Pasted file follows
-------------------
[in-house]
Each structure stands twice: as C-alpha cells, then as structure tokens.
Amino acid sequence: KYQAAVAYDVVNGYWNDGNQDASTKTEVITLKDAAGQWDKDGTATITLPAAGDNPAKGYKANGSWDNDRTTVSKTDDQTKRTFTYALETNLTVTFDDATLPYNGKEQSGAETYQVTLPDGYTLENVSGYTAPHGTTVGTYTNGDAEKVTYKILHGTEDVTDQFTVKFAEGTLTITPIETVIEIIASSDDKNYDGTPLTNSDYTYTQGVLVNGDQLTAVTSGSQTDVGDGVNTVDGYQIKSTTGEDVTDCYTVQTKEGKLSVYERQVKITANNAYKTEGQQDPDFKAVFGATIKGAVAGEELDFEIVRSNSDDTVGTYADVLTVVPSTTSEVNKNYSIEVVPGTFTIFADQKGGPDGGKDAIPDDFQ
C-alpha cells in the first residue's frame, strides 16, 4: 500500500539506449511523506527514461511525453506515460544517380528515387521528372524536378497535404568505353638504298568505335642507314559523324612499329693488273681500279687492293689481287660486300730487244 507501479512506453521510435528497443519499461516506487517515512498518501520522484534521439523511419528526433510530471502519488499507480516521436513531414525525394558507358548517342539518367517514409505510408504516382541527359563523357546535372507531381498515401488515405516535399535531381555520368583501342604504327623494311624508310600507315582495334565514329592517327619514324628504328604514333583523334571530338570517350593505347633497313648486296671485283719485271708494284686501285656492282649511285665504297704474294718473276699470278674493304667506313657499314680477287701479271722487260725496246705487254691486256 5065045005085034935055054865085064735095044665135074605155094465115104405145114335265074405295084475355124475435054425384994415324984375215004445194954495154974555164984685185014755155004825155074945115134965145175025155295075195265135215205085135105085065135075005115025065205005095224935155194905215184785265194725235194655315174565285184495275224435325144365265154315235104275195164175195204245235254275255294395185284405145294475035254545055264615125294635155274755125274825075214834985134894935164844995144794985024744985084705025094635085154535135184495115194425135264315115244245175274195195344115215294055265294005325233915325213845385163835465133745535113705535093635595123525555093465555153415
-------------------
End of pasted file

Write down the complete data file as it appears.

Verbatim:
[in-house]
Each structure stands twice: as C-alpha cells, then as structure tokens.
Amino acid sequence: KYQAAVAYDVVNGYWNDGNQDASTKTEVITLKDAAGQWDKDGTATITLPAAGDNPAKGYKANGSWDNDRTTVSKTDDQTKRTFTYALETNLTVTFDDATLPYNGKEQSGAETYQVTLPDGYTLENVSGYTAPHGTTVGTYTNGDAEKVTYKILHGTEDVTDQFTVKFAEGTLTITPIETVIEIIASSDDKNYDGTPLTNSDYTYTQGVLVNGDQLTAVTSGSQTDVGDGVNTVDGYQIKSTTGEDVTDCYTVQTKEGKLSVYERQVKITANNAYKTEGQQDPDFKAVFGATIKGAVAGEELDFEIVRSNSDDTVGTYADVLTVVPSTTSEVNKNYSIEVVPGTFTIFADQKGGPDGGKDAIPDDFQ
C-alpha cells in the first residue's frame, strides 16, 4: 500500500539506449511523506527514461511525453506515460544517380528515387521528372524536378497535404568505353638504298568505335642507314559523324612499329693488273681500279687492293689481287660486300730487244 507501479512506453521510435528497443519499461516506487517515512498518501520522484534521439523511419528526433510530471502519488499507480516521436513531414525525394558507358548517342539518367517514409505510408504516382541527359563523357546535372507531381498515401488515405516535399535531381555520368583501342604504327623494311624508310600507315582495334565514329592517327619514324628504328604514333583523334571530338570517350593505347633497313648486296671485283719485271708494284686501285656492282649511285665504297704474294718473276699470278674493304667506313657499314680477287701479271722487260725496246705487254691486256 5065045005085034935055054865085064735095044665135074605155094465115104405145114335265074405295084475355124475435054425384994415324984375215004445194954495154974555164984685185014755155004825155074945115134965145175025155295075195265135215205085135105085065135075005115025065205005095224935155194905215184785265194725235194655315174565285184495275224435325144365265154315235104275195164175195204245235254275255294395185284405145294475035254545055264615125294635155274755125274825075214834985134894935164844995144794985024744985084705025094635085154535135184495115194425135264315115244245175274195195344115215294055265294005325233915325213845385163835465133745535113705535093635595123525555093465555153415